Shared lessons from mass shootings
The people in Newtown and Charleston embrace Uvalde and Buffalo and also offer advice on the restorative power of forgiveness.
In the jarring aftermath of a mass shooting, communities where such tragic events have already happened often provide a special voice of empathy and insight.
In Newtown, Connecticut, for example, residents held an interfaith vigil for Uvalde, Texas, on Thursday. “We want them to know that we are standing with them and we are here for them,” said Po Murray, chairperson of the Newtown Action Alliance. The two towns now share the distinction of having endured the two deadliest school shootings in American history.
This week, Chris Singleton, a resident of Charleston, South Carolina, was in Buffalo, New York, speaking at a school after the May 14 shooting of 10 people in that city. He gained national prominence by forgiving a gunman just a few days after his grandmother and eight others were killed at their church in 2015. Buffalo and Charleston now share the distinction of having endured two of the deadliest racially motivated mass murders in America in a century.
“Everybody grieves differently,” Mr. Singleton told the students. “For me forgiveness was a huge part of my grieving process.” His next stop is Uvalde.
The killing of 19 children and two teachers at Uvalde’s Robb Elementary School has led to renewed debates about gun control, mental health support, quick police response, and school safety. Yet in Uvalde – as in Buffalo – the first steps are ones of binding up emotional wounds. Residents gathered Wednesday at a rodeo ring for an interfaith service. High school students held a car wash to raise money for grieving families. In this tightknit community, many are wondering how they might have reached the troubled young man before he turned violent toward others.
That question has often provided a pivot point in other communities. A 2019 Secret Service report found that most shooters in school attacks had been bullied. For Scarlett Lewis, whose 6-year-old son was slain at Newtown’s Sandy Hook Elementary School in 2012, understanding the assailant’s troubled past – and what might have been offered him – showed her a way forward.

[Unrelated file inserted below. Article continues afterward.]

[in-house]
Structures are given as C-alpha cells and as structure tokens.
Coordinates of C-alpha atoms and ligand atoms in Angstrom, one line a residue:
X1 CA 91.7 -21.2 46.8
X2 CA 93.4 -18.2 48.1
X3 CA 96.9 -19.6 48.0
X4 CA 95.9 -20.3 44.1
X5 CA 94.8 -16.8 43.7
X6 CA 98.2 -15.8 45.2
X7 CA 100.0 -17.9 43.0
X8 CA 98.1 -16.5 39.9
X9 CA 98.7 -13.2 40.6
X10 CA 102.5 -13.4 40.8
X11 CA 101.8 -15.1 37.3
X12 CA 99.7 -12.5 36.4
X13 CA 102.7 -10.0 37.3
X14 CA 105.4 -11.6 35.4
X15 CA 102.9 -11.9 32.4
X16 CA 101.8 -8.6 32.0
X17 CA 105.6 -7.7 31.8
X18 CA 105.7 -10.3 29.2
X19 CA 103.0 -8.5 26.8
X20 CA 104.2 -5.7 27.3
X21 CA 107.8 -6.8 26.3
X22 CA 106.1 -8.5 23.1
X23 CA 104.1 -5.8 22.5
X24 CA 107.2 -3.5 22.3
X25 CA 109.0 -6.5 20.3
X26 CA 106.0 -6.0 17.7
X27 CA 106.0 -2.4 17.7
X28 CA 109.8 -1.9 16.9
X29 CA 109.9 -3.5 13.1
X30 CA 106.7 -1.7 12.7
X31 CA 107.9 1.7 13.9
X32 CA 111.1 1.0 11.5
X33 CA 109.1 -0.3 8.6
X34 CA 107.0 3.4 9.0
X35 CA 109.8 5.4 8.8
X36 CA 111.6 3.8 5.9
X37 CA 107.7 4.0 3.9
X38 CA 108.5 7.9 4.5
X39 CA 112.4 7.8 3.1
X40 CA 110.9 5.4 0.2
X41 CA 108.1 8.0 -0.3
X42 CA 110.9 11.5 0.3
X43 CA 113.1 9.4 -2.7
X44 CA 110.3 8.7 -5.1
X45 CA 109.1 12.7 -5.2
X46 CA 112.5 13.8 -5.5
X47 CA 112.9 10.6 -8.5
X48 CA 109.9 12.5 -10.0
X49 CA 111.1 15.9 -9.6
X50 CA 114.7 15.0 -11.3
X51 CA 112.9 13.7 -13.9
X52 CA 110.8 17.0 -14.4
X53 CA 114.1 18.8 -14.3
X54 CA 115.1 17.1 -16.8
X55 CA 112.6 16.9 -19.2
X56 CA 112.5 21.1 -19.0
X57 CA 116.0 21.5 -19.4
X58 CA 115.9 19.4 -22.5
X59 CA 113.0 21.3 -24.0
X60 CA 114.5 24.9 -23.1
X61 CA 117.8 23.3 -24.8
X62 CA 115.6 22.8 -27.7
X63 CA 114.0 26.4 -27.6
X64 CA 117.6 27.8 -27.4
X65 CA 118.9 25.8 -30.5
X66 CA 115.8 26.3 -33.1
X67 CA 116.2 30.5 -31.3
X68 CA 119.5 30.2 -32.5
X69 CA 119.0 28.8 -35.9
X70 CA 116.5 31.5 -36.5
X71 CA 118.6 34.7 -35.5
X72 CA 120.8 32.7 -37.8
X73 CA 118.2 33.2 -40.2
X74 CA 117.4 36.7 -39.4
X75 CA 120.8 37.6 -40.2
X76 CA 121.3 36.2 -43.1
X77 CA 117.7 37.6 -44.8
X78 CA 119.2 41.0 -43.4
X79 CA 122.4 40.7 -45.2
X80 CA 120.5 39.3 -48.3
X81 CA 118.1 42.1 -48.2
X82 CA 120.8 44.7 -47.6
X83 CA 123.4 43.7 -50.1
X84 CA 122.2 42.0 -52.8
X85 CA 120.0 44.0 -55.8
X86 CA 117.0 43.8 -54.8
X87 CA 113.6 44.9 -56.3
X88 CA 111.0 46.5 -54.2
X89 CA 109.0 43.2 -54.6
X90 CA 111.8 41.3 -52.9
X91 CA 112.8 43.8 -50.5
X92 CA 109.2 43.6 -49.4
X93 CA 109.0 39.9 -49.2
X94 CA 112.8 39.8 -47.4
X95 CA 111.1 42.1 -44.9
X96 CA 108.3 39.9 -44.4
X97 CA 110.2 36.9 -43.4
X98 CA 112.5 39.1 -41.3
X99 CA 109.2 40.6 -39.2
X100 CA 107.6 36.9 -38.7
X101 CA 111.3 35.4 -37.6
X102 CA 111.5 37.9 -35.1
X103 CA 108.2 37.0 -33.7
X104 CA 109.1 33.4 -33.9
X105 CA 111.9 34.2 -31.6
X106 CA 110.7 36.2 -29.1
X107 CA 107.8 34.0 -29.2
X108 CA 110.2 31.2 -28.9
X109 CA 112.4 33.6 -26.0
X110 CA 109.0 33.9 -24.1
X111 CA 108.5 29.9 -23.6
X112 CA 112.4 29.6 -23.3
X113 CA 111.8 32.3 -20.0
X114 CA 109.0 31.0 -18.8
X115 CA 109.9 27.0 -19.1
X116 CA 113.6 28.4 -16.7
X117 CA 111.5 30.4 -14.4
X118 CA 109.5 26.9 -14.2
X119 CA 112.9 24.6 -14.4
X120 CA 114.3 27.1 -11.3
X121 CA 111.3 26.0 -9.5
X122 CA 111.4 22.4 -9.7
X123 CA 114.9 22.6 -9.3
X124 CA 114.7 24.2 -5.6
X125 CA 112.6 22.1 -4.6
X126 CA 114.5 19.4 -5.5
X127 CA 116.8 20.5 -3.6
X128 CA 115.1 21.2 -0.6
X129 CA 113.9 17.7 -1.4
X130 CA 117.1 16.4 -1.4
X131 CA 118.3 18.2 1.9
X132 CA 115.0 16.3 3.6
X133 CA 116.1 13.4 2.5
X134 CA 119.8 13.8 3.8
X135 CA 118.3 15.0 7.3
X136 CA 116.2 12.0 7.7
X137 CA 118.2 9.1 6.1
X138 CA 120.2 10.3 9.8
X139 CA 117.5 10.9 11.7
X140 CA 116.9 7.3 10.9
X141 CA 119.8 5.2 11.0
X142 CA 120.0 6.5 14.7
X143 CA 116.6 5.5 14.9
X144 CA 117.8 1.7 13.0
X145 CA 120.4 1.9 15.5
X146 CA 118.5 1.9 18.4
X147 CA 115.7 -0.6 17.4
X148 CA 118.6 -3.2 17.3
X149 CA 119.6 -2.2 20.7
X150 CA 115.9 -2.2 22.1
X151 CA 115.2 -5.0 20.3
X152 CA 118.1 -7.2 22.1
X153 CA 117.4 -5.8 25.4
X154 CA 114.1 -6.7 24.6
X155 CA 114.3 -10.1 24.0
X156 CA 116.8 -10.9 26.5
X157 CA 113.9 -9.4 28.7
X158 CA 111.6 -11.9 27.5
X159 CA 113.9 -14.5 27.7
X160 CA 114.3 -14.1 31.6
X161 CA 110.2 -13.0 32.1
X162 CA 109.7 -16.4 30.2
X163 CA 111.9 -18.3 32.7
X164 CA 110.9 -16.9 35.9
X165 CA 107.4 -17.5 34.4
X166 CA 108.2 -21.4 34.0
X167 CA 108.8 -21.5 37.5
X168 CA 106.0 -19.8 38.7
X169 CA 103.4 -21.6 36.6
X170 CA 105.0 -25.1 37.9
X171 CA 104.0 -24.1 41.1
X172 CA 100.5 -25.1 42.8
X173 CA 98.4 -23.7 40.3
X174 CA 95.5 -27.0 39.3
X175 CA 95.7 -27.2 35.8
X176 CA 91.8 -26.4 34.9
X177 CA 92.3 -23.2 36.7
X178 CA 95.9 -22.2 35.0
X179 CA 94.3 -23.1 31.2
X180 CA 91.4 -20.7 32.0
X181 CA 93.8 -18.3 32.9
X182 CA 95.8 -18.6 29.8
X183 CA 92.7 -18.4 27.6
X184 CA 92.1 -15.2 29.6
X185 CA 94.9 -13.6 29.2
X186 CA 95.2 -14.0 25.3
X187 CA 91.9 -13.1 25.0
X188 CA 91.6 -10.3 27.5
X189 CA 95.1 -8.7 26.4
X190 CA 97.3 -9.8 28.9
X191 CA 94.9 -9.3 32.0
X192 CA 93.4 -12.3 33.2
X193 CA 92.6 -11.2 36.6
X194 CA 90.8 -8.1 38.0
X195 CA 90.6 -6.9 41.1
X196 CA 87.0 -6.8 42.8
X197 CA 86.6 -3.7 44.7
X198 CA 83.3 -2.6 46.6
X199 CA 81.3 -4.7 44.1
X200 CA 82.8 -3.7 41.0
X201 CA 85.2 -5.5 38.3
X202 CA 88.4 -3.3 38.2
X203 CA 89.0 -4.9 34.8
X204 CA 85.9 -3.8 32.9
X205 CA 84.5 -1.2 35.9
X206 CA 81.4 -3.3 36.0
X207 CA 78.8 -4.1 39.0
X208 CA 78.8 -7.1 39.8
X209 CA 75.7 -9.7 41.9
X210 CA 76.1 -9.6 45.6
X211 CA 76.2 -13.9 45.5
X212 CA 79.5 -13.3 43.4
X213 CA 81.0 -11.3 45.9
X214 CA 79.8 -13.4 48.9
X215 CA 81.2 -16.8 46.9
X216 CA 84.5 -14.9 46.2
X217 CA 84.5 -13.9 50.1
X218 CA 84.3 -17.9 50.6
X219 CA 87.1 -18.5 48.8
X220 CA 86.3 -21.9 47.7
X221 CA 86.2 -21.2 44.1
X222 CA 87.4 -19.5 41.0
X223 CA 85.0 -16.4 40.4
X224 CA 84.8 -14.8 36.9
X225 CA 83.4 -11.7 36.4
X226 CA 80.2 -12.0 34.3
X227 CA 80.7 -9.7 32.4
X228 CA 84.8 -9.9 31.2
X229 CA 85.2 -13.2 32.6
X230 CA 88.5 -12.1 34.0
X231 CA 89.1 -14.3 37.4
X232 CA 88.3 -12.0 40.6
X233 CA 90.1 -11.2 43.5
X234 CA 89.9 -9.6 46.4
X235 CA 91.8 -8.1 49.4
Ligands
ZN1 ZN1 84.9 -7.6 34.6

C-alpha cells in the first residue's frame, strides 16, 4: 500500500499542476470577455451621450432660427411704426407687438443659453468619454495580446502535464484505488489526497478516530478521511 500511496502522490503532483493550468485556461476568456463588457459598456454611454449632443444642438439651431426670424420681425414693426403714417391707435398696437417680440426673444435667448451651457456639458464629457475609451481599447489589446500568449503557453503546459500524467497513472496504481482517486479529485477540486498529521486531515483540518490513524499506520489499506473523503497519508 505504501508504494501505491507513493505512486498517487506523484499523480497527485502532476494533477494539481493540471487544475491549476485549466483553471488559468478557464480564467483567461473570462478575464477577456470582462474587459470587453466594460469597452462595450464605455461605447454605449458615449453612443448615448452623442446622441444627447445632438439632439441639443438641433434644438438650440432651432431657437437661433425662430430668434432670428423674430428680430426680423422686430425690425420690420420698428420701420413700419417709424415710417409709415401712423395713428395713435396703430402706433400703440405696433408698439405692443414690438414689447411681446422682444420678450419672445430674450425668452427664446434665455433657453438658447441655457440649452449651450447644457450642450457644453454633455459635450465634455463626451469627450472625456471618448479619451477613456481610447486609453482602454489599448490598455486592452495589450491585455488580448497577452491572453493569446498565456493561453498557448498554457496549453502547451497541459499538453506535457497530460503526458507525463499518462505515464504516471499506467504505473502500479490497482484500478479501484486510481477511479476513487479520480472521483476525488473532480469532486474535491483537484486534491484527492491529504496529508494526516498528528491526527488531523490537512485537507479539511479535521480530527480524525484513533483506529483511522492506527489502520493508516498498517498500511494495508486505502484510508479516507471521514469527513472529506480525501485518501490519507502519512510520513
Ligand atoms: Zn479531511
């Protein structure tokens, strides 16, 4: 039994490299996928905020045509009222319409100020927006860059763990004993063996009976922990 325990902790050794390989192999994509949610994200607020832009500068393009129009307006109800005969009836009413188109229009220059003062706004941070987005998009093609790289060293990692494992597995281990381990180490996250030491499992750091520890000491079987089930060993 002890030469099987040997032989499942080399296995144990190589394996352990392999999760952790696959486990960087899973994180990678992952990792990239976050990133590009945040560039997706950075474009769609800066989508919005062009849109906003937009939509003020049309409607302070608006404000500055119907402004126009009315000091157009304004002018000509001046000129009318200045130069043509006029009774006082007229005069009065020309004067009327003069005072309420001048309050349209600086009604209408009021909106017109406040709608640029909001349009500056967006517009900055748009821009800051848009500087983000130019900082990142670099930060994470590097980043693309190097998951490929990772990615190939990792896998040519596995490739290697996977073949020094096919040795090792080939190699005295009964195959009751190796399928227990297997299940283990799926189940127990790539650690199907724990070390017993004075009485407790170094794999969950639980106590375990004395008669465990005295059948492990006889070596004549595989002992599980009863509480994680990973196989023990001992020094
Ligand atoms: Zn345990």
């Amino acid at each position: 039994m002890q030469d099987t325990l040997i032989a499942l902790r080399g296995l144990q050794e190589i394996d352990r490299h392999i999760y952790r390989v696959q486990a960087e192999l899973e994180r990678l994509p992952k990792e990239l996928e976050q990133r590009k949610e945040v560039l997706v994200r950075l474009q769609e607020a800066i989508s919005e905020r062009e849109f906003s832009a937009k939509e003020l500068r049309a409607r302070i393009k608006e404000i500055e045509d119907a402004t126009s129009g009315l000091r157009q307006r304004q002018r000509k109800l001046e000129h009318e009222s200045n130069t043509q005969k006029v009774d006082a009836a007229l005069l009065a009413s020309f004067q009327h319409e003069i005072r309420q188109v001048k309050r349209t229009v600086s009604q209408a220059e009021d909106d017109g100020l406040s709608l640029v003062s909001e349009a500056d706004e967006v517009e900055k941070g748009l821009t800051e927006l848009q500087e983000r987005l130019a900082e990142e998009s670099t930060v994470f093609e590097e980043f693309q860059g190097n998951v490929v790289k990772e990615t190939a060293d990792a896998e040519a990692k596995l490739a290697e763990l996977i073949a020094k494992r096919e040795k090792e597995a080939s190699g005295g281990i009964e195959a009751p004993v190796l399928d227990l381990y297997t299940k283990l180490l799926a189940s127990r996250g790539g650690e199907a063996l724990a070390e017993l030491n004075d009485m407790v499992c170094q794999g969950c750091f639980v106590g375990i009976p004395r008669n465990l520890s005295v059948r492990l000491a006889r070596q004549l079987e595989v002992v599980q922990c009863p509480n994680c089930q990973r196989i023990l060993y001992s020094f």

“I have tremendous compassion for him,” she said of her son’s killer in an interview with The Guardian. “Anyone who could do something so heinous must be in a tremendous amount of pain. He was neglected by the education system, his father had left, he had needs that were known that were not addressed, he was bullied in school. ... I understand his rage.”
Some grieving parents start foundations in their children’s names to help salve their loss and prevent future tragedies. Ms. Lewis created a social and emotional learning model that has been adopted by more than 10,000 schools in 120 countries. It is based on four qualities of thought – courage, gratitude, forgiveness, and compassion – that are common to restorative justice projects.
Forgiveness, according to a study of post-conflict truth commissions around the world by The Forgiveness Project, is more than a personal response. It is a building block for distressed communities: “Forgiveness may require relinquishing something that was important to you, such as giving up your moral indignation, your desire for retaliation, or your attachment to being right. Yet forgiveness is useful to community building, because people who forgive tend to be more flexible and less certain in their expectations, both in how life will be or how others will treat them. Forgiving people have chosen not to perpetuate a historical grievance; they are somehow able to turn the page, loosen themselves from the grip of the past, and reframe their own story.”
As the residents of Uvalde and Buffalo find their poise, the gentle embrace of previously torn communities provides a key lesson: the idea of loving one’s enemies as a path to renewed purpose. Or as Ms. Lewis said, “There is always something that we can do to help ease another’s pain. In other words, we can prevent school violence.”